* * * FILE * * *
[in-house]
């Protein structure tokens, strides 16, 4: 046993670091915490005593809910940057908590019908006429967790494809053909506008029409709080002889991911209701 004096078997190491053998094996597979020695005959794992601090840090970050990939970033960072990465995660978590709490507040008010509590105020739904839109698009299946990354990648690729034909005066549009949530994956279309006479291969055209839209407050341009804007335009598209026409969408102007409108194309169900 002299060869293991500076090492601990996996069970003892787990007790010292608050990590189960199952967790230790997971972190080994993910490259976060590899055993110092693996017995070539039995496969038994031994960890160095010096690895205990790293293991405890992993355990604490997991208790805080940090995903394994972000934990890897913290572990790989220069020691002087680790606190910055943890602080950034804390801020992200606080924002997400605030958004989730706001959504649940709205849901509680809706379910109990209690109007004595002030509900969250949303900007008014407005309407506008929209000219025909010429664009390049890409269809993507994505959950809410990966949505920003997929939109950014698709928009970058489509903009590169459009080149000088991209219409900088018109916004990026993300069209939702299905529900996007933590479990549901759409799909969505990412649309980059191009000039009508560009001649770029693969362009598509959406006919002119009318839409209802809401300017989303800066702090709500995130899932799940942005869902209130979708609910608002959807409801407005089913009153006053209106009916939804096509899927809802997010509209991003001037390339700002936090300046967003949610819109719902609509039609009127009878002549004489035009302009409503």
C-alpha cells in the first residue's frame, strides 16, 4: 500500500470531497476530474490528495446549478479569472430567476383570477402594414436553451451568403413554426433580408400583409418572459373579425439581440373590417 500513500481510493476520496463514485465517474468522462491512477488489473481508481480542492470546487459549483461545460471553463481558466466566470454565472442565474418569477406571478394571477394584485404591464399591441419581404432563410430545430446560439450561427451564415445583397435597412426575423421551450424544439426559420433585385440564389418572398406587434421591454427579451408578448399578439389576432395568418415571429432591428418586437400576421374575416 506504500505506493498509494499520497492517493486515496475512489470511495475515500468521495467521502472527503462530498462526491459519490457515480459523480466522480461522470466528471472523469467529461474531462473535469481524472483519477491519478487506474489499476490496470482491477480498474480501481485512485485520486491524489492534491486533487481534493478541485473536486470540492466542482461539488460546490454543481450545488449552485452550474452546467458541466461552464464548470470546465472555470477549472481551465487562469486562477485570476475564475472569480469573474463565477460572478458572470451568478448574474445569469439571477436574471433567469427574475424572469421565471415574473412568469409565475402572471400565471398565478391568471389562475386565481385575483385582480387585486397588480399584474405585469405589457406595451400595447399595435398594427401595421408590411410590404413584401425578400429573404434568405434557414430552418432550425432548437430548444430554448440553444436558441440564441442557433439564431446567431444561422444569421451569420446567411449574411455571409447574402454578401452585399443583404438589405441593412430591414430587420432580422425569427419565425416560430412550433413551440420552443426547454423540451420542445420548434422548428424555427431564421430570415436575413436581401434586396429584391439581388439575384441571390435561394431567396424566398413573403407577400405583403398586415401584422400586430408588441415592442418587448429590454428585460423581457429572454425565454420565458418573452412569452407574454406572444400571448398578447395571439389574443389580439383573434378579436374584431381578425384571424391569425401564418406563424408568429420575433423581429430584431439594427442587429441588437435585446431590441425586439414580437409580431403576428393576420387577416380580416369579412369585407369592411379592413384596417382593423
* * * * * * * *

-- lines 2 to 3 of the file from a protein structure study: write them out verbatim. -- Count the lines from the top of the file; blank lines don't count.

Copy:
């Protein structure tokens, strides 16, 4: 046993670091915490005593809910940057908590019908006429967790494809053909506008029409709080002889991911209701 004096078997190491053998094996597979020695005959794992601090840090970050990939970033960072990465995660978590709490507040008010509590105020739904839109698009299946990354990648690729034909005066549009949530994956279309006479291969055209839209407050341009804007335009598209026409969408102007409108194309169900 002299060869293991500076090492601990996996069970003892787990007790010292608050990590189960199952967790230790997971972190080994993910490259976060590899055993110092693996017995070539039995496969038994031994960890160095010096690895205990790293293991405890992993355990604490997991208790805080940090995903394994972000934990890897913290572990790989220069020691002087680790606190910055943890602080950034804390801020992200606080924002997400605030958004989730706001959504649940709205849901509680809706379910109990209690109007004595002030509900969250949303900007008014407005309407506008929209000219025909010429664009390049890409269809993507994505959950809410990966949505920003997929939109950014698709928009970058489509903009590169459009080149000088991209219409900088018109916004990026993300069209939702299905529900996007933590479990549901759409799909969505990412649309980059191009000039009508560009001649770029693969362009598509959406006919002119009318839409209802809401300017989303800066702090709500995130899932799940942005869902209130979708609910608002959807409801407005089913009153006053209106009916939804096509899927809802997010509209991003001037390339700002936090300046967003949610819109719902609509039609009127009878002549004489035009302009409503």
C-alpha cells in the first residue's frame, strides 16, 4: 500500500470531497476530474490528495446549478479569472430567476383570477402594414436553451451568403413554426433580408400583409418572459373579425439581440373590417 500513500481510493476520496463514485465517474468522462491512477488489473481508481480542492470546487459549483461545460471553463481558466466566470454565472442565474418569477406571478394571477394584485404591464399591441419581404432563410430545430446560439450561427451564415445583397435597412426575423421551450424544439426559420433585385440564389418572398406587434421591454427579451408578448399578439389576432395568418415571429432591428418586437400576421374575416 506504500505506493498509494499520497492517493486515496475512489470511495475515500468521495467521502472527503462530498462526491459519490457515480459523480466522480461522470466528471472523469467529461474531462473535469481524472483519477491519478487506474489499476490496470482491477480498474480501481485512485485520486491524489492534491486533487481534493478541485473536486470540492466542482461539488460546490454543481450545488449552485452550474452546467458541466461552464464548470470546465472555470477549472481551465487562469486562477485570476475564475472569480469573474463565477460572478458572470451568478448574474445569469439571477436574471433567469427574475424572469421565471415574473412568469409565475402572471400565471398565478391568471389562475386565481385575483385582480387585486397588480399584474405585469405589457406595451400595447399595435398594427401595421408590411410590404413584401425578400429573404434568405434557414430552418432550425432548437430548444430554448440553444436558441440564441442557433439564431446567431444561422444569421451569420446567411449574411455571409447574402454578401452585399443583404438589405441593412430591414430587420432580422425569427419565425416560430412550433413551440420552443426547454423540451420542445420548434422548428424555427431564421430570415436575413436581401434586396429584391439581388439575384441571390435561394431567396424566398413573403407577400405583403398586415401584422400586430408588441415592442418587448429590454428585460423581457429572454425565454420565458418573452412569452407574454406572444400571448398578447395571439389574443389580439383573434378579436374584431381578425384571424391569425401564418406563424408568429420575433423581429430584431439594427442587429441588437435585446431590441425586439414580437409580431403576428393576420387577416380580416369579412369585407369592411379592413384596417382593423